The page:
By Madeline Shay Williams
As the 2020 presidential election quickly approaches, there is widespread concern about voting in the midst of a global pandemic. In an effort to socially distance, many voters will opt to cast their ballot via absentee voting and vote-by-mail. However, delays in mail service and missing absentee ballots have already spelled impending disaster for the presidential election. During the presidential primary in June, the District of Columbia’s Board of Elections allowed voters cast their ballots by email after receiving many complaints from voters who never received their absentee ballots by mail.
Newly appointed Postmaster General, Louis Dejoy, announced major operational changes that resulted in substantial delays in mail and package deliveries. On August 20th, the National Association for the Advancement of Colored People (NAACP) filed a complaint in federal district court in Washington, D.C. against the U.S. Postal Service and the Postmaster General asserting that the unprecedented policy changes violated both congressional and statutory mandates. According to the complaint filed by the NAACP, Dejoy neither provided an opportunity for the public to comment on the policy changes nor sought an opinion from the Postal Regulatory Commission prior to implementing changes that would have a nationwide impact on mail delivery, which is mandated by Congress. The complaint also alleges that these changes are inconsistent with statutory mandate which requires the postal service to “give the highest consideration to the requirement for the most expeditious collection, transportation, and delivery of important letter mail.”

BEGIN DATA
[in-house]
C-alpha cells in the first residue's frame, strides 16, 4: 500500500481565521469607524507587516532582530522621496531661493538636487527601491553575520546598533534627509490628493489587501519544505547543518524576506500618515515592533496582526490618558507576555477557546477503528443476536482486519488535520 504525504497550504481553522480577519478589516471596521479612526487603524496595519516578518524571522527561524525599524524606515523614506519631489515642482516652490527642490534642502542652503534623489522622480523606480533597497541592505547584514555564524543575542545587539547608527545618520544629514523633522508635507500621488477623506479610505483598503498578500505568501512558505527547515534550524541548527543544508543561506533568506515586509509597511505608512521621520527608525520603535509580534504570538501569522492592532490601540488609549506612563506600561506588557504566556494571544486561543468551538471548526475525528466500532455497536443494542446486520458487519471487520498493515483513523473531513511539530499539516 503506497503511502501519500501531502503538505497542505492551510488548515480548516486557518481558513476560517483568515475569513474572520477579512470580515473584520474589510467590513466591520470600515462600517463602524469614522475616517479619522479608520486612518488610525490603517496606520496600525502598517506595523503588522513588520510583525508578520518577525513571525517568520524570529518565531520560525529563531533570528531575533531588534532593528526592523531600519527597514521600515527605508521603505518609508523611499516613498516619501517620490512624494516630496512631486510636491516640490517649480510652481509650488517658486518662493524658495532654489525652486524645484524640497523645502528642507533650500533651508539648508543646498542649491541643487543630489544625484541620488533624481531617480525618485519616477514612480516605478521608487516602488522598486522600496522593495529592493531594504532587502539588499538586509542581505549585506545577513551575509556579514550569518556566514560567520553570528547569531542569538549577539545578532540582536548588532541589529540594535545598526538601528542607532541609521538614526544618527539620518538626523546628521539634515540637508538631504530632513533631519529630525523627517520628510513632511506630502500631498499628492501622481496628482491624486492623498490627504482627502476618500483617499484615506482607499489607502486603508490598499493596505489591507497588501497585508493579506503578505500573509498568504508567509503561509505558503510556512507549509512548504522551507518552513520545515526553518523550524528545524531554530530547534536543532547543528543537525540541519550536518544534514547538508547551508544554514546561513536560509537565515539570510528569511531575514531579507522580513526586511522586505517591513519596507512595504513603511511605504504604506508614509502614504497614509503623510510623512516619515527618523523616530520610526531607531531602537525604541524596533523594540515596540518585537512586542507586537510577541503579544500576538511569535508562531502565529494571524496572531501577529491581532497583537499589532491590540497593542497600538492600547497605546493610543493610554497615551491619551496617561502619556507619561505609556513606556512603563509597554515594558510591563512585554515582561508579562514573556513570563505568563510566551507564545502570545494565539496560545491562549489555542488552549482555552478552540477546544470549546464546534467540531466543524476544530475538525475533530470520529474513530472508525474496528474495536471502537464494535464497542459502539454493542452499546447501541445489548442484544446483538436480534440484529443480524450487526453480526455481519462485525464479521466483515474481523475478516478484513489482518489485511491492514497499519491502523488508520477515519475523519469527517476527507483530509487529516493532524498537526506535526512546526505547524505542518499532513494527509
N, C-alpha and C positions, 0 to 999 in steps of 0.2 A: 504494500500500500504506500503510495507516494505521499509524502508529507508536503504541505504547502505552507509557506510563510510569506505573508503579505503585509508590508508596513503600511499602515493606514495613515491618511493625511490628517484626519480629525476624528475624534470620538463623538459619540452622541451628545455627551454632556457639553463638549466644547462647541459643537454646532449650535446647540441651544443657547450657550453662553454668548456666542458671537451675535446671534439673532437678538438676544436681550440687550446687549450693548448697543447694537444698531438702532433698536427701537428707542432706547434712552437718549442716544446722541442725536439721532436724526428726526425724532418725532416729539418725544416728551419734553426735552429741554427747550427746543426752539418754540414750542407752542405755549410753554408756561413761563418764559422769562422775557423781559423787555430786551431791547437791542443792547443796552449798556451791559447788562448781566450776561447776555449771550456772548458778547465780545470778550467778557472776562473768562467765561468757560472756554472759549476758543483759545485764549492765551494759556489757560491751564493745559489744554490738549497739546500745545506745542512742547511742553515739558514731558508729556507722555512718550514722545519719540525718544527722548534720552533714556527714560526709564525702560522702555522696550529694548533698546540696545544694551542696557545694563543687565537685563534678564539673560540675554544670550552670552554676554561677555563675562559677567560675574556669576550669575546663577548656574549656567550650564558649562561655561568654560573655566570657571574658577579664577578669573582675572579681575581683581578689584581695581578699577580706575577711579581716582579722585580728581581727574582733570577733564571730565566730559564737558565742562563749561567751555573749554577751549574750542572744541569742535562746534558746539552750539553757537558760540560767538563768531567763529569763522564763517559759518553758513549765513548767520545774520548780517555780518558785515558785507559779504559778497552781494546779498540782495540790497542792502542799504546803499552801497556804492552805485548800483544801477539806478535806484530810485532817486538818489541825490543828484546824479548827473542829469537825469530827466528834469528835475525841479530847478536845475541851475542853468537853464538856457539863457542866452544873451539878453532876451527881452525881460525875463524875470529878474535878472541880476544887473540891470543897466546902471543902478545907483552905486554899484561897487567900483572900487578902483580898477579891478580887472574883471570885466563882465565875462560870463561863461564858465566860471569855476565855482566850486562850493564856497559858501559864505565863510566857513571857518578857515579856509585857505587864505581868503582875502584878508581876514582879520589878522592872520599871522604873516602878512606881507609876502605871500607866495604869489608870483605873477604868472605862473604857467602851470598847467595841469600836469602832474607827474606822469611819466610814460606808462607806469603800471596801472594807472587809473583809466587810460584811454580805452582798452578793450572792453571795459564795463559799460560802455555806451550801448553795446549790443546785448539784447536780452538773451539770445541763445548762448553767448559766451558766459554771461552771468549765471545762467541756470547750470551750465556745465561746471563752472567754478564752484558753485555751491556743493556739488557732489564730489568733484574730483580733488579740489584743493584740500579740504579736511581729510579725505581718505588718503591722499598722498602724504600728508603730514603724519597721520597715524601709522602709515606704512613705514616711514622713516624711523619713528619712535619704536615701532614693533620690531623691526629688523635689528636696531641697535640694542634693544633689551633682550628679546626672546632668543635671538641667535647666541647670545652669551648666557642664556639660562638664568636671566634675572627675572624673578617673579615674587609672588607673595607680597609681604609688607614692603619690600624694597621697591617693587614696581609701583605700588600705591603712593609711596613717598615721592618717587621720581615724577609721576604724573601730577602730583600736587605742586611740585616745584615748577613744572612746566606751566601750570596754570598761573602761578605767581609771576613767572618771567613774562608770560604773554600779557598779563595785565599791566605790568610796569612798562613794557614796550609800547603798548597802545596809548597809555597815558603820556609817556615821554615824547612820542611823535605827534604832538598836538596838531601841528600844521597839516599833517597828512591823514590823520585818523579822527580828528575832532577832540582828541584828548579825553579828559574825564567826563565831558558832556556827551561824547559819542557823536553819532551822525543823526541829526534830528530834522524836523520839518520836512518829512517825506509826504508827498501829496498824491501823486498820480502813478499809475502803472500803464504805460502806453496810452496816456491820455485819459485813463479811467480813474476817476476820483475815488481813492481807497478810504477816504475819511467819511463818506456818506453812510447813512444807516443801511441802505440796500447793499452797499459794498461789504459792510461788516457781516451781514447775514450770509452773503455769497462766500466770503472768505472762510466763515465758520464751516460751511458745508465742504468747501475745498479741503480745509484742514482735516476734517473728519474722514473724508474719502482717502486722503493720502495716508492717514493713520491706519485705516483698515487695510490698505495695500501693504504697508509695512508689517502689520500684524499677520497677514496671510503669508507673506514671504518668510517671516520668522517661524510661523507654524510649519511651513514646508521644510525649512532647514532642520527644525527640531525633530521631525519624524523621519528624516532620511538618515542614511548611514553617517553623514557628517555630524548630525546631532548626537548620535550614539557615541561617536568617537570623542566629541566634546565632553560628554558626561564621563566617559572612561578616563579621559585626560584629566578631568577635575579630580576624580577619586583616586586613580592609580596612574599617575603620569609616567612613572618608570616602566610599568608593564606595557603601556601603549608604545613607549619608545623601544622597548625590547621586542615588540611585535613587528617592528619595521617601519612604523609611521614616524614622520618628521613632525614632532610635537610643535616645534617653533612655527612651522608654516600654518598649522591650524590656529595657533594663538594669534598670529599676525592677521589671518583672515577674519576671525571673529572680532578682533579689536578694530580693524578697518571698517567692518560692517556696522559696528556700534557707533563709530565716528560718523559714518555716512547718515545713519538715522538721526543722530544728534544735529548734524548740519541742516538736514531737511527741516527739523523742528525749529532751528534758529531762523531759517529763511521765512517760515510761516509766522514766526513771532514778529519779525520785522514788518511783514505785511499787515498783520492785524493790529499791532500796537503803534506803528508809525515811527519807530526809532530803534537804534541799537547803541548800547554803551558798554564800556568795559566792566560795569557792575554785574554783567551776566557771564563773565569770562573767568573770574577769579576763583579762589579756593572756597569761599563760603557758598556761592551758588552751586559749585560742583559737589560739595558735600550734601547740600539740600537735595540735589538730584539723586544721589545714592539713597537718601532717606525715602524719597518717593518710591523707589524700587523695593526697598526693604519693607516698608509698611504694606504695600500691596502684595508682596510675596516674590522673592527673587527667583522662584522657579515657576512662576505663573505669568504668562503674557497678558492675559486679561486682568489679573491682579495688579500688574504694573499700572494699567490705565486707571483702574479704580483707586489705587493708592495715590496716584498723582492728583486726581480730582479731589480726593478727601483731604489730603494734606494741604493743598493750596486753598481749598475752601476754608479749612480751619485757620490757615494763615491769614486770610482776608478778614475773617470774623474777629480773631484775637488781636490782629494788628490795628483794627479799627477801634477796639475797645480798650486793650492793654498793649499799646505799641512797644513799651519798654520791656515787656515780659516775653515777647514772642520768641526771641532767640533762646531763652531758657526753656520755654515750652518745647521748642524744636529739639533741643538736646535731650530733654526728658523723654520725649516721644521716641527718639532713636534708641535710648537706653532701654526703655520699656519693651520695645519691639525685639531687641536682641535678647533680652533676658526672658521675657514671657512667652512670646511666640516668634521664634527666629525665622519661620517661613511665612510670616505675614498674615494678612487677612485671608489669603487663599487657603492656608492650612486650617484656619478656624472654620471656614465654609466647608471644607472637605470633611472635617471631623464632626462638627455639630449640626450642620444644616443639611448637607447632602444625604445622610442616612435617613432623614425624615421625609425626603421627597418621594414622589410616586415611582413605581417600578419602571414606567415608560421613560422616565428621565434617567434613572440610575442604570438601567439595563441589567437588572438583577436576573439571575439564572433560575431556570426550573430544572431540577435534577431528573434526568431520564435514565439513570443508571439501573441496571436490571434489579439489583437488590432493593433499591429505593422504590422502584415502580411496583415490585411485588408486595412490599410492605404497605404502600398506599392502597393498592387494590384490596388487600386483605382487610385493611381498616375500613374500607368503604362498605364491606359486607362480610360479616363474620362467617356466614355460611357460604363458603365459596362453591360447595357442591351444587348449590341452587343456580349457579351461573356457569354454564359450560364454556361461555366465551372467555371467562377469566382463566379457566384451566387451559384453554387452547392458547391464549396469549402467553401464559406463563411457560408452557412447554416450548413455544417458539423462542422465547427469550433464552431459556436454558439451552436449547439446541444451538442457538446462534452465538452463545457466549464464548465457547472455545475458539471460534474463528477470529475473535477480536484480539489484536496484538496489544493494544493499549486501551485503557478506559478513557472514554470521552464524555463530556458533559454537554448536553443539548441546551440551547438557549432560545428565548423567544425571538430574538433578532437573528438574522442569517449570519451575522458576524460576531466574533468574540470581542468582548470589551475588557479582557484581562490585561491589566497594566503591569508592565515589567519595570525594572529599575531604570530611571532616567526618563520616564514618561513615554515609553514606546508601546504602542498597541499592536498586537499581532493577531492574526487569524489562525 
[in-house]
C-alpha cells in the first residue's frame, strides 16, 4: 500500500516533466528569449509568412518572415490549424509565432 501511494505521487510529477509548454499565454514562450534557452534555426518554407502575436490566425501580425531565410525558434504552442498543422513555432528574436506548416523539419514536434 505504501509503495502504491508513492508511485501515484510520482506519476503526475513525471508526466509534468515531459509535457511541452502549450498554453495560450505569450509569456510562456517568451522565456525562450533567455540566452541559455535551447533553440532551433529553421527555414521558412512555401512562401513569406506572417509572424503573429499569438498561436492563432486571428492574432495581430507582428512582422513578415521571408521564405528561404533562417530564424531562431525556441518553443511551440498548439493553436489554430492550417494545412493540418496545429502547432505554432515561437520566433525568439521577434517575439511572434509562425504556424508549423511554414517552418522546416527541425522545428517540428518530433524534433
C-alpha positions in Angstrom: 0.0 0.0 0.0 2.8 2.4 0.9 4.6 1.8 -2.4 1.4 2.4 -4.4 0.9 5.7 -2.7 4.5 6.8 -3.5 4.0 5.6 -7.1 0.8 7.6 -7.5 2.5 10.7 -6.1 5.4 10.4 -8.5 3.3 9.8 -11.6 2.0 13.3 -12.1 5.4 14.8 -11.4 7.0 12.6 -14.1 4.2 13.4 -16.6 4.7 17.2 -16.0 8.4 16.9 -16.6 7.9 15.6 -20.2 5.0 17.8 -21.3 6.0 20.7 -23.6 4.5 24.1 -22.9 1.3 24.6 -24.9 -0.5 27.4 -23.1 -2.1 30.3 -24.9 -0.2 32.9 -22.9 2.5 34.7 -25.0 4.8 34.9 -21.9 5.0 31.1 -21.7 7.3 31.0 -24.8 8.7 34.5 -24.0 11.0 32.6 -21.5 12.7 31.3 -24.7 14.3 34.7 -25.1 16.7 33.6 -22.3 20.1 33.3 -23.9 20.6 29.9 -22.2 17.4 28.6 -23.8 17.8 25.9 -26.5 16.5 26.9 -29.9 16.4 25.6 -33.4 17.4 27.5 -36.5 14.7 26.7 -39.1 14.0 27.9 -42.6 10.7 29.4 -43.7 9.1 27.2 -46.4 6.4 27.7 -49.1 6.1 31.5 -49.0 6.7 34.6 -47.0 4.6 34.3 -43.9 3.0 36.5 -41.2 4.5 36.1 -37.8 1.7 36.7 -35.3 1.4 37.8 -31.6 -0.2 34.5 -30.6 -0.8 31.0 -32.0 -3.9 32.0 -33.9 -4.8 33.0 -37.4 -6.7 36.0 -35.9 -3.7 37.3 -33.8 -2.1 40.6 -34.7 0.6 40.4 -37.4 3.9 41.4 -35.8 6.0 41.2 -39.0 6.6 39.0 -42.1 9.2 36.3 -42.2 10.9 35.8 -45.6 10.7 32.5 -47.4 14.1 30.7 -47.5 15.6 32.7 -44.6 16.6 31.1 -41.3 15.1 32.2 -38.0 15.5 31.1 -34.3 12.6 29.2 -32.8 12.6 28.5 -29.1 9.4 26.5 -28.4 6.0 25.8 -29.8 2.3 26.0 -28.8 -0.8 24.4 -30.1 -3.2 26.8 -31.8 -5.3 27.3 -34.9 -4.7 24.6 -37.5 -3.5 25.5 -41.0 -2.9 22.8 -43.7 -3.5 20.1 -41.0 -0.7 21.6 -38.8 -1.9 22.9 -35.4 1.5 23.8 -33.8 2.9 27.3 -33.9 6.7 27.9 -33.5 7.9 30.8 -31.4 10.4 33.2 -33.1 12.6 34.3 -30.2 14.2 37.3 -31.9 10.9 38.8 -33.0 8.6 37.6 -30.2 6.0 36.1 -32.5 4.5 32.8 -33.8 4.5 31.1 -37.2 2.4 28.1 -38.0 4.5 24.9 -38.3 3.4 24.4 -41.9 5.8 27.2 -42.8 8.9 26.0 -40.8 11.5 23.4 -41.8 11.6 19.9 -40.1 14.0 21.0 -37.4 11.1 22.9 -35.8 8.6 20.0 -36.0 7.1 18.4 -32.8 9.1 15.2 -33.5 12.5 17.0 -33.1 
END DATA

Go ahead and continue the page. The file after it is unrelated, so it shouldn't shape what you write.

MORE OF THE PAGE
The NAACP filed a motion on September 1st to require the U.S. Postal Service and Louis DeJoy to rescind the changes to postal delivery.
What does this mean for Election Day in Washington, D.C. on November 3rd? The D.C. Board of Elections may allow voters to cast their ballot by email again. This process involves the voter retrieving the ballot online, marking the PDF document electronically, saving it, and submitting it via email with a signed affidavit. Ordinarily, states don’t allow voters to submit ballots online unless they are overseas, in the military, or disabled. However, according to a D.C. Board of Elections spokesperson voters waive some of their privacy rights by voting this way.
There are many concerns associated with internet voting. Some research studies and federal agencies have warned of the privacy and security concerns by voting online. There are also concerns that online voting could favor some voters who have access to the internet over those who would find it more difficult to vote in person. However, the Brookings Institute found some benefits of online voting which included easier access to voting for parents, those with disabilities, and the “hardest-to-reach voters” ages 18 to 25.
This could be the future of voting. However, with the presidential election just a few weeks away, there may not be enough time to accommodate for enhanced security measures for what is expected to be a large demand for online voting options.
During the presidential primary in June, only 20 voting sites were open in all of Washington, D.C. instead of the usual 100+ voting sites which left voters in line for hours. How does one choose during a global pandemic between standing in line for hours to vote in person and potentially compromising one’s health or voting by email and potentially compromising one’s privacy and security? D.C. voters may have to make that decision on November 3rd.